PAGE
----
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Alojamiento bed and breakfast en las residencias de la universidad de Edimburgo

Alojarse en las residencias universitarias de Edimburgo es un medio práctico y asequible de visitar la capital escocesa. Con habitaciones sencillas, dobles y con camas gemelas a partir de £50, se trata de una alternativa rentable a un albergue o un hotel.

Las habitaciones son principalmente disponibles durante las vacaciones de Pascua y de verano (abril, junio, julio, agosto, septiembre), cuando los estudiantes ya no están allí. Normalmente las habitaciones se hacen disponibles entre dos y tres meses por adelantado, entonces por favor regresen al sitio web durante este período si en este momento no hay habitaciones disponibles.

Reseñas de Edimburgo

Basada en 734 reviews
Relación calidad-precio

The reception staff is very helpful and kind. Gemma and Alexandra were most useful and helped us in all our requests. The room is quite good and so is breakfast. However, it would be more comfortable is showers had screens instead of curtains. I would certainly recommend Pollock Halls and Masson House in particular to people who are planning on staying in Edinburgh.

(Comentarios de Salisbury Green Hotel & Bistro, Edinburgh)

Room very comfortable, surprised tea making facilities in room, thanks. Main criticism was shower - quite small, and angle of shower head is unadjustable, pointing into the corner of the shower cubicle, just where the soap dispenser is fixed. Very impractical indeed!

(Comentarios de Pollock Halls, Edinburgh)

Lovely front of house reception staff, very friendly and helpful. Breakfast was fabulous. Grounds and location very good. Overall I would recommend this to anyone staying in Edinburgh.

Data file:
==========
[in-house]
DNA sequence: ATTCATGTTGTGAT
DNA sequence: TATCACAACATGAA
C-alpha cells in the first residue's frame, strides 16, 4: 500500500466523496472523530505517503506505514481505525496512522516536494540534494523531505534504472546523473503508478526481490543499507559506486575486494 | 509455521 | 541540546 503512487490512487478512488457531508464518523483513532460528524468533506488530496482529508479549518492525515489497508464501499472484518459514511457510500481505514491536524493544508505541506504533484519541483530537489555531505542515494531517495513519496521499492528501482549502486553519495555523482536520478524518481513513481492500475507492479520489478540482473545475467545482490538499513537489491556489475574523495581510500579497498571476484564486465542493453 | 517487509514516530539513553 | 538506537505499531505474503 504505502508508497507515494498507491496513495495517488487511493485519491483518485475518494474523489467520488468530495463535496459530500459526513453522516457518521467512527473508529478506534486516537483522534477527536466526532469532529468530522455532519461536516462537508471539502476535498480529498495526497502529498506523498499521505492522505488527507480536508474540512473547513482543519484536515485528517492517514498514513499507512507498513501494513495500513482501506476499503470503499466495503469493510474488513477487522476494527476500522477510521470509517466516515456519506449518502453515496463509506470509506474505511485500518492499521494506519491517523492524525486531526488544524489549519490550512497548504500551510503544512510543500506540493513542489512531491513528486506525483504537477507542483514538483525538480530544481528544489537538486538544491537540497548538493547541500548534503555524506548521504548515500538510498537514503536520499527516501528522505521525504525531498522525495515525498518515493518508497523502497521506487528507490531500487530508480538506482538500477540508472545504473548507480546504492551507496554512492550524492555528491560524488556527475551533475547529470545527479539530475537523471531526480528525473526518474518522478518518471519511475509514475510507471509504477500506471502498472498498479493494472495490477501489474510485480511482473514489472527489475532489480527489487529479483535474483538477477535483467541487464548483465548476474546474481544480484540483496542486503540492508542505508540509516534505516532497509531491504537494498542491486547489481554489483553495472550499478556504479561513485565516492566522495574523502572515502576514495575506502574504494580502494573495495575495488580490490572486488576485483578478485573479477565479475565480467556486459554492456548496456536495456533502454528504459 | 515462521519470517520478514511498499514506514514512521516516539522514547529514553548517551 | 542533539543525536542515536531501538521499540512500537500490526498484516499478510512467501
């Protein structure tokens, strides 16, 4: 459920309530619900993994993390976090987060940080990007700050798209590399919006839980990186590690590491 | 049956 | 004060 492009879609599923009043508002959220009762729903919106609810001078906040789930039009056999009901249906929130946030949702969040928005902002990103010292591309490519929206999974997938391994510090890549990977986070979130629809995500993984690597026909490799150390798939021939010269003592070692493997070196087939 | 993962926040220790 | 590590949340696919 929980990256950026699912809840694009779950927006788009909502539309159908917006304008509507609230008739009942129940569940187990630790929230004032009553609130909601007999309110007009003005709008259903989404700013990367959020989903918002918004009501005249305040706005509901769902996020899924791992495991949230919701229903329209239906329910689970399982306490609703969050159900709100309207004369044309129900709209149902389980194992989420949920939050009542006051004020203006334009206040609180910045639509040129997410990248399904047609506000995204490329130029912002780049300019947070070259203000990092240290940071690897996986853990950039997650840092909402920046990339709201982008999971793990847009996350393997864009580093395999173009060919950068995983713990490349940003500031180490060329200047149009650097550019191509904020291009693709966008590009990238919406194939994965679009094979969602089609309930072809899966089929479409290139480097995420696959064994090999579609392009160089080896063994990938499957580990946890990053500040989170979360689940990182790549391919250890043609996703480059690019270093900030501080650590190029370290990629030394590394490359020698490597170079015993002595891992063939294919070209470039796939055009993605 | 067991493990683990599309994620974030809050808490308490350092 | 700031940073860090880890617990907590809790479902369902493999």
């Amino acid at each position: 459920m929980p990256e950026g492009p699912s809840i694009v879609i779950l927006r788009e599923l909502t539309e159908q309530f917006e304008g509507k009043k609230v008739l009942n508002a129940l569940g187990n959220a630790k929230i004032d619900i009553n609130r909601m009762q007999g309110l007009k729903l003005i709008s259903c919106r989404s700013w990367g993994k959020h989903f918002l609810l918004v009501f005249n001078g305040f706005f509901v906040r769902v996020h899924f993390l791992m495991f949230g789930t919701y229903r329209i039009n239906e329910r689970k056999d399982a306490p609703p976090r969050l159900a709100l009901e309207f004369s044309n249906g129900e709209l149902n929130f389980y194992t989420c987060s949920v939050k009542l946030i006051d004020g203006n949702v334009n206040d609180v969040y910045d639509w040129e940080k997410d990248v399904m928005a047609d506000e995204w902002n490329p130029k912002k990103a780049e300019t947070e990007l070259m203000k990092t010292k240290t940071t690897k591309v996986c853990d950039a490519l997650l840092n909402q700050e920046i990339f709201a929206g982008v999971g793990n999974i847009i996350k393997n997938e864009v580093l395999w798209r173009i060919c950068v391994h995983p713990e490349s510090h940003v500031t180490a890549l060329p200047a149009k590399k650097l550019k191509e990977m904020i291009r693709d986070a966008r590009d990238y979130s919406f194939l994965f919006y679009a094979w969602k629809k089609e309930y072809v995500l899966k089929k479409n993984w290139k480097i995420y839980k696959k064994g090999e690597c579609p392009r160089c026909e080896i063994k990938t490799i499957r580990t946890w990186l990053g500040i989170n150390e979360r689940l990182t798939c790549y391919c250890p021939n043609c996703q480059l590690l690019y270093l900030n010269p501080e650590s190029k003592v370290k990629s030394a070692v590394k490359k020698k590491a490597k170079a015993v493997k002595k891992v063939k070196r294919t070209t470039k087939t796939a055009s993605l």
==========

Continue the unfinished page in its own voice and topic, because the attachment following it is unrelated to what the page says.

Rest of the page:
(Comentarios de Salisbury Green Hotel & Bistro, Edinburgh)

Easy walking distance to town,or if you are lazy , a bus ride for only £1:50 will take you. This is the only place in town during the Fringe that you can see Zulu and Moari warriors in full dress , waiting for a bus to the Tattoo

(Comentarios de Salisbury Green Hotel & Bistro, Edinburgh)

An amazing breakfast . However we did not find where the cooked breakfast was it is a little hidden away. I had to ask after seeing others where it was and others were doing the same. Quality of the breakfast was outstanding.

(Comentarios de Salisbury Green Hotel & Bistro, Edinburgh)

The service and the surroundings were great. Breakfast excellent value. The overall experience was very good but the only improvement is that the access card to the dorm sometimes doesn't work. I guess technology isn't perfect but glad for the security.

(Comentarios de Chancellor's Court, Edinburgh)

I found the staff on reception to be particularly helpful. It wasn't that easy to find the room, could have done with more information on the building.

(Comentarios de Pollock Halls, Edinburgh)

We really enjoyed our stay. Everybody was very friendly and helpful. The rooms were ok. The only disadvantage: they were next to the lift and that was a bit loud.

(Comentarios de Pollock Halls, Edinburgh)

+ Booking an extra night at the reception was very easy - I felt the springs in the mattress in my back; it should be replaced - Pantry lacks a cooker, pots/pans/plates, a table

(Comentarios de Pollock Halls, Edinburgh)

Edimburgo información para los huéspedes

An Introduction to Edinburgh

Edinburgh is the capital city of Scotland and the second largest city in Scotland after Glasgow. It lies on the east coast of the Central Belt, along the Firth of Forth, near the North Sea. Owing to its spectacular, rugged setting and vast collection of Medieval and Georgian architecture, including numerous stone tenements, it is often considered one of the most picturesque cities in Europe.

Edinburgh is the seat of the Scottish Parliament. The city is well-known for the annual Edinburgh Festival, a collection of official and independent festivals held annually over about four weeks from early August. The number of visitors attracted to Edinburgh for the Festival is roughly equal to the settled population of the city. The most famous of these events are the Edinburgh Fringe (the largest performing arts festival in the world), the Edinburgh International Festival, the Edinburgh Military Tattoo, and the Edinburgh International Book Festival. Other events include the Hogmanay street party (31 December), Burns Night (25 January), St. Andrew's Day (30 November), and the Beltane Fire Festival (30 April).